BABY, IT'S YOU: Tulloch and Williams are an unwed couple trying to make it work.
On second viewing, Paternal Instinct still comes across as a thought-provoking, albeit entertaining, meditation on family, fatherhood and relationship arcs. But I must admit that, for me, the show's first cast (Orrin Scott-Stewart, Stephanie Hazle and Keisha Patterson) managed to pull the audience deeper into the story with their rapport and energetic, intriguing character portrayals, Patterson being a memorable standout.
But that's not to say that this second cast comes up short on the requisite chemistry to make the whole thing come alive. They do have spark, but it's woefully inconsistent, particularly in the play's early stages. Things improve remarkably as the show progresses, however, perhaps on account of the performers getting more comfortably settled in the skin of their characters.
It warrants a mention that this production marks the long-awaited comeback performance of the multi-hyphenate David Tulloch (writer, director, producer, leading man). To say the least, his return to the boards of the Pantry Playhouse (a pretty solid account of his acting chops) reminds us that he is indeed worthy of the lofty title of theatre's golden boy.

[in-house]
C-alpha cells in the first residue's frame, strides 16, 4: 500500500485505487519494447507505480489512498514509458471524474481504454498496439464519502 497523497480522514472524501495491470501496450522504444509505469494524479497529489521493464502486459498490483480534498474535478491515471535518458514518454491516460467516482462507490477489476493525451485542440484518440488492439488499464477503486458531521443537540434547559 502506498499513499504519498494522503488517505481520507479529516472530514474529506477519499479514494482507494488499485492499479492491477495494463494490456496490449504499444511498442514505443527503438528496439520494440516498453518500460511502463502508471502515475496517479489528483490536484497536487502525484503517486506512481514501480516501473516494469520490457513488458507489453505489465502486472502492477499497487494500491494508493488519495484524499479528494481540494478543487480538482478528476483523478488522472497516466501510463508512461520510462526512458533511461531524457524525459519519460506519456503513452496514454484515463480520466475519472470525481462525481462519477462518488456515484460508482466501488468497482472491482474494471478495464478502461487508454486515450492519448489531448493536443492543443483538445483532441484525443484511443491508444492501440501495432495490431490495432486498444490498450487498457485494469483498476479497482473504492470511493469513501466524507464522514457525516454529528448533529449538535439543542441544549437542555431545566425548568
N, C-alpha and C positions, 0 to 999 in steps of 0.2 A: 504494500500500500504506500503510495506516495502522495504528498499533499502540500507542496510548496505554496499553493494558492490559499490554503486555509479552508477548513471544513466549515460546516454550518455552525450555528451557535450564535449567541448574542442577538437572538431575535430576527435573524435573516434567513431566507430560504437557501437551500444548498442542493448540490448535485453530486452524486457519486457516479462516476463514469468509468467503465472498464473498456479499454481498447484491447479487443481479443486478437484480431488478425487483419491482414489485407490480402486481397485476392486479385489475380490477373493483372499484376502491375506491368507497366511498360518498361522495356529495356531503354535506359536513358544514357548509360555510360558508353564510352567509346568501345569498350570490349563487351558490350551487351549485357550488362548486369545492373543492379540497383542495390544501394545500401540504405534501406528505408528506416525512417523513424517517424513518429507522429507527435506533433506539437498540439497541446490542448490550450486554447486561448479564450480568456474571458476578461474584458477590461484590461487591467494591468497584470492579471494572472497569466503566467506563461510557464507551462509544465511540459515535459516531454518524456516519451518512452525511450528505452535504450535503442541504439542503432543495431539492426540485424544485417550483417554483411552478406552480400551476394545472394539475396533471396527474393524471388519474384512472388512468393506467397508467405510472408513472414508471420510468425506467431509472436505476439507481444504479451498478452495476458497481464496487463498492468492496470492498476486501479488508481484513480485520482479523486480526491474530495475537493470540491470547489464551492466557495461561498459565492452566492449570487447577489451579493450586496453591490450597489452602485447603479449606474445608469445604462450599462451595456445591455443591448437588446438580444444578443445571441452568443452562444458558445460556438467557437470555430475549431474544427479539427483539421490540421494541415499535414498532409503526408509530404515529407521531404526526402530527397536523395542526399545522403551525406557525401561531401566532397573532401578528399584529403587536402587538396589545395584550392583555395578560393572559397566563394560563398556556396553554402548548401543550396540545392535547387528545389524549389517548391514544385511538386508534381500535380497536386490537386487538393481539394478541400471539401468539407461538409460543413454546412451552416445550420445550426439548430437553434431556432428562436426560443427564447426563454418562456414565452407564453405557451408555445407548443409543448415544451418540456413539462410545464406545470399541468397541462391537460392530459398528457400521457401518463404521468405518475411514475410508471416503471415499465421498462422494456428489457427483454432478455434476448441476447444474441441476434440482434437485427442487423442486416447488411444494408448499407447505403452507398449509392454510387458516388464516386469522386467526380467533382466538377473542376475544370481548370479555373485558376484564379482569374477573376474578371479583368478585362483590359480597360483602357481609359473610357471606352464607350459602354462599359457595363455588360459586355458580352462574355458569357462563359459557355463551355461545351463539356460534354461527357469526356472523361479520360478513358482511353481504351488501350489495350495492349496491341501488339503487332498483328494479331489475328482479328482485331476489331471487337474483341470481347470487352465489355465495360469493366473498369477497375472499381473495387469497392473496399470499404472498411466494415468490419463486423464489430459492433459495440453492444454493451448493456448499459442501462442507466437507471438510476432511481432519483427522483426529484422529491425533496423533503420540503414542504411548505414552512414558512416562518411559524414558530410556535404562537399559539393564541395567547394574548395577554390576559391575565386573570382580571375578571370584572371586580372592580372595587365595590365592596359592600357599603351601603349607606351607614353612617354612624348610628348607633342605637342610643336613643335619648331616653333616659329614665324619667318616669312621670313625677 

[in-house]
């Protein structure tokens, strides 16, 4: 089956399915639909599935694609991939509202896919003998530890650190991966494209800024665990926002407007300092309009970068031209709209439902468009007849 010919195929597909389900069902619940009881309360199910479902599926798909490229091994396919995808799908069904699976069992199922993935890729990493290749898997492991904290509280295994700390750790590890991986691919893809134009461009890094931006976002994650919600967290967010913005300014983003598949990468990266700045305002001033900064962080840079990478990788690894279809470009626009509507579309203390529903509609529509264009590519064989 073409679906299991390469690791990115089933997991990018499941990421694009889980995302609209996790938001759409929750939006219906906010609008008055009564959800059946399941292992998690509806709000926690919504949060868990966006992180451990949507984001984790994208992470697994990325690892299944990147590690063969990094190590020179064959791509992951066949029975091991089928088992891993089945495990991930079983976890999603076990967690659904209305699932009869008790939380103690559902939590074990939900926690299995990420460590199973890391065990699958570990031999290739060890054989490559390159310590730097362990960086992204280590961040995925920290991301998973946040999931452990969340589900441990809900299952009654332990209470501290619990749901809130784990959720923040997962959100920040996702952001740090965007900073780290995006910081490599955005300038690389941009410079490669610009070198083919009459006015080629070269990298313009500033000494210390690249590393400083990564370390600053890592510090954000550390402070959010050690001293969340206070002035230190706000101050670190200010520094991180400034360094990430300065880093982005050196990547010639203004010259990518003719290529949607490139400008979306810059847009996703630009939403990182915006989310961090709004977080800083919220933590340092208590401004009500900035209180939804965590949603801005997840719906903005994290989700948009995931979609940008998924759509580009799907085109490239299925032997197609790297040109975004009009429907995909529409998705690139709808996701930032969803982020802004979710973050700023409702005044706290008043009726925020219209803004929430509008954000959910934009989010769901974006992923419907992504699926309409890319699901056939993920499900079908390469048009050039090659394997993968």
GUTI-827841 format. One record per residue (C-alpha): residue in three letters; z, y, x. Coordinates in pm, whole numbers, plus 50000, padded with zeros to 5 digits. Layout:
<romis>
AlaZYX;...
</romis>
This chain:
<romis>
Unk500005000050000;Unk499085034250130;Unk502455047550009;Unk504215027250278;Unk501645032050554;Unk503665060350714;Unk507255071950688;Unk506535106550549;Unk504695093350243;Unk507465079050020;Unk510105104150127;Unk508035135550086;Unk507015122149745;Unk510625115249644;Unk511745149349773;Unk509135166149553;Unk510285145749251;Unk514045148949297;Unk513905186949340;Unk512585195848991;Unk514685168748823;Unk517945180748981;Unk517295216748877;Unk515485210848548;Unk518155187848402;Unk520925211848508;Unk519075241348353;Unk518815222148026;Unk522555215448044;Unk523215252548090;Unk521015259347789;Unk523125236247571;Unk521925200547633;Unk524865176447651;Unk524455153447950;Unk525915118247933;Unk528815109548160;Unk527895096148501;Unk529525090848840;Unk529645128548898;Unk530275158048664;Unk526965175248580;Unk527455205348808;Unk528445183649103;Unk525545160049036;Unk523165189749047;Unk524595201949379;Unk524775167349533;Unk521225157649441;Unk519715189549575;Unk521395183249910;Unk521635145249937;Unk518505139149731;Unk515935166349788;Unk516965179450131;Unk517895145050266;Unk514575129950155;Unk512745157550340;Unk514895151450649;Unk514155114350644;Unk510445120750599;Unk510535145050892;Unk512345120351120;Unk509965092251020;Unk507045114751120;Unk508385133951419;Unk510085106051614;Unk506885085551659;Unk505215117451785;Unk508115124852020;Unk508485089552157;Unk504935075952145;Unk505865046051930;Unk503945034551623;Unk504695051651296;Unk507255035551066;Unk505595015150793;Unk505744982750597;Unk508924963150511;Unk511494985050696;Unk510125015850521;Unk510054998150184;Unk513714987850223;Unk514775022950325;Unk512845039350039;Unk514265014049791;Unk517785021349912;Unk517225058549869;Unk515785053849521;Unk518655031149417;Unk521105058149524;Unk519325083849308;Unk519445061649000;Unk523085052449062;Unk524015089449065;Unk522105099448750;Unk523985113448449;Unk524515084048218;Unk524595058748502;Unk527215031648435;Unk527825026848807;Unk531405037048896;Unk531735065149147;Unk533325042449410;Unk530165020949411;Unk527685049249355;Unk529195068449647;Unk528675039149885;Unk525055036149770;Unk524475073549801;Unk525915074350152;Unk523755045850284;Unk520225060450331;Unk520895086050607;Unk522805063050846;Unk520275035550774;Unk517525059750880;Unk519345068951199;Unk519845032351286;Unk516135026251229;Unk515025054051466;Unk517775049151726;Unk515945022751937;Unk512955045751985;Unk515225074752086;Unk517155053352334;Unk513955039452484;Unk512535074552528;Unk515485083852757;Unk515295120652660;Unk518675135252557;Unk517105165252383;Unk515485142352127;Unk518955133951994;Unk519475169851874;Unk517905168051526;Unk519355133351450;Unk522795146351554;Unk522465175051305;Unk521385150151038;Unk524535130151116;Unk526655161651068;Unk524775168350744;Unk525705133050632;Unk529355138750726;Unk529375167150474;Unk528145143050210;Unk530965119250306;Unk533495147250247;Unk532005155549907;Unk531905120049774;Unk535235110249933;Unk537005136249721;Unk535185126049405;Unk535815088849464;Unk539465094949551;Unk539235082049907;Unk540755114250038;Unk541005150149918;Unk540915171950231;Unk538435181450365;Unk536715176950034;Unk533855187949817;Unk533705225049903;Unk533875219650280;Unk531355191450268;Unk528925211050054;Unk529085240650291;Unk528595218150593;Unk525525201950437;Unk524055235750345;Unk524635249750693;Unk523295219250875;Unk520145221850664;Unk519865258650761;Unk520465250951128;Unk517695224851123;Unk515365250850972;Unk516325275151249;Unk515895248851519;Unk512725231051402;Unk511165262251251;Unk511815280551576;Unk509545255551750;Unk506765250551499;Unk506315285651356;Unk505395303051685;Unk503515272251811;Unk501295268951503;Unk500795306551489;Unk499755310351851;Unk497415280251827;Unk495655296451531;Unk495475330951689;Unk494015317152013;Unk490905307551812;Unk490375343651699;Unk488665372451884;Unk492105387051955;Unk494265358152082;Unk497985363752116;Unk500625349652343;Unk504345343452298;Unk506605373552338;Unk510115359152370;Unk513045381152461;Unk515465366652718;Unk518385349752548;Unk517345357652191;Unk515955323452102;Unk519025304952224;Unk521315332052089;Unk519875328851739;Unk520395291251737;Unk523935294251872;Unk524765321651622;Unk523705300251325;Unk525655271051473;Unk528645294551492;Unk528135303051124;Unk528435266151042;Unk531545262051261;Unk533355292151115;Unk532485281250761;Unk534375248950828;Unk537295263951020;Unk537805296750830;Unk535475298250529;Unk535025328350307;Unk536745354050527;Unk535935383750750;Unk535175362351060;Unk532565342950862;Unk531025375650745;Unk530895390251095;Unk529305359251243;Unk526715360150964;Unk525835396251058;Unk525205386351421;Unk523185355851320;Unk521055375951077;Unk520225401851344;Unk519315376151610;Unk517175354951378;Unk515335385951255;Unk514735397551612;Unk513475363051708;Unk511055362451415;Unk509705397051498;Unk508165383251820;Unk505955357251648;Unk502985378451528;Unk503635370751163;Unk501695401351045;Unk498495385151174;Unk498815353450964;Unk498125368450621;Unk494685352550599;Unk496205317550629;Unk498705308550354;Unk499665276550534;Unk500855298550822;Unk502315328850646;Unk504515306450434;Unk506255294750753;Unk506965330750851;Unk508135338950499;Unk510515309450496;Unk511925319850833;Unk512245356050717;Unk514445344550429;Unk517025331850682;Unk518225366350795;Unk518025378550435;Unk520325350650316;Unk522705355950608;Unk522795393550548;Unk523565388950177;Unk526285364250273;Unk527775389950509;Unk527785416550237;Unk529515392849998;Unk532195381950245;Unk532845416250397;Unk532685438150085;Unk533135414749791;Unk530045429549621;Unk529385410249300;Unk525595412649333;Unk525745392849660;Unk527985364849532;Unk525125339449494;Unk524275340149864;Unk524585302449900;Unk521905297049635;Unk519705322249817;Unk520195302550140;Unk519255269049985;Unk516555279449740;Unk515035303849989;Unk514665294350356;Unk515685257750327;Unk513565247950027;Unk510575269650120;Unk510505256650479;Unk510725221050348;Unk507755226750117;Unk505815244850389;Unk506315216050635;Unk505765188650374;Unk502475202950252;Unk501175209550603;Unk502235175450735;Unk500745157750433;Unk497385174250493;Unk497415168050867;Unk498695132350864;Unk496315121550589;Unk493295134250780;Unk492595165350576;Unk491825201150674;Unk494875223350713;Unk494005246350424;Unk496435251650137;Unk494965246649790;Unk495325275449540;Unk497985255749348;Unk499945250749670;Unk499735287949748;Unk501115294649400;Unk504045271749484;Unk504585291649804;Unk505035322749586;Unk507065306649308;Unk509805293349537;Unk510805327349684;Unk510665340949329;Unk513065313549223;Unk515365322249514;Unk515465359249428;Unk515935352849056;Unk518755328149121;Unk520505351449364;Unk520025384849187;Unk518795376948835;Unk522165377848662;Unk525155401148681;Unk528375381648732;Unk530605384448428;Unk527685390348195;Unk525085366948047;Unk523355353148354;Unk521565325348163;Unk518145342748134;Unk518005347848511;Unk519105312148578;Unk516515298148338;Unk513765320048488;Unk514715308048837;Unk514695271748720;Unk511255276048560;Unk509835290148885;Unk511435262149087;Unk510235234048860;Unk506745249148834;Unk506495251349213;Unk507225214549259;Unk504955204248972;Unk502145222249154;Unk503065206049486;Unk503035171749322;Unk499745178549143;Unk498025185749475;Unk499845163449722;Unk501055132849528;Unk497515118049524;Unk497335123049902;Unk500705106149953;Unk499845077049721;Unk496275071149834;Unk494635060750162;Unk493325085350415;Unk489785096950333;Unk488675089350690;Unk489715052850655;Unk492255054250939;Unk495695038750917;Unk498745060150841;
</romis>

You don't have to be conversant with the finer details of the plot to know that this tear-jerker of a production about a bright young lawyer (Tulloch), his posh weather-girl sweetheart (Lisa Williams as Alicia Smith) and colourful babymama (Marsha-Ann Hay as Martina Rodriguez) speaks powerfully to its core themes and offers an emotional probing of the father-daughter relationship.
For the record, Tulloch reveals a hidden talent for the whole fatherhood thing, sharing a believable rapport with his young costar Leanne Bailey, who in her own way contributes to several of the play's more lighthearted moments.
Compared with his alternate, Orrin Scott-Stewart, Tulloch delivers a more controlled and dignified portrayal of Mark Frazier. So dignified that during one particular couch scene (an argument with Williams, I believe), he ran the risk of appearing downright meek and mousy. And speaking of Williams, I particularly enjoyed the slightly self-conscious preening she applied to her character without overselling it, opposite the more free-wheeling Marsha-Ann Hay.
For me, it's always been a highlight of Tulloch's work, and certainly one of Paternal Instinct's secret weapons: balancing intensely dramatic moments with clever humour, as if to remind us that one of theatre's main functions (especially in comedy-drama) is to defuse bombs that in real life explode and destroy. Tyrone's Verdict: B
>> Read more: Take a look at the original review of Paternal Instinct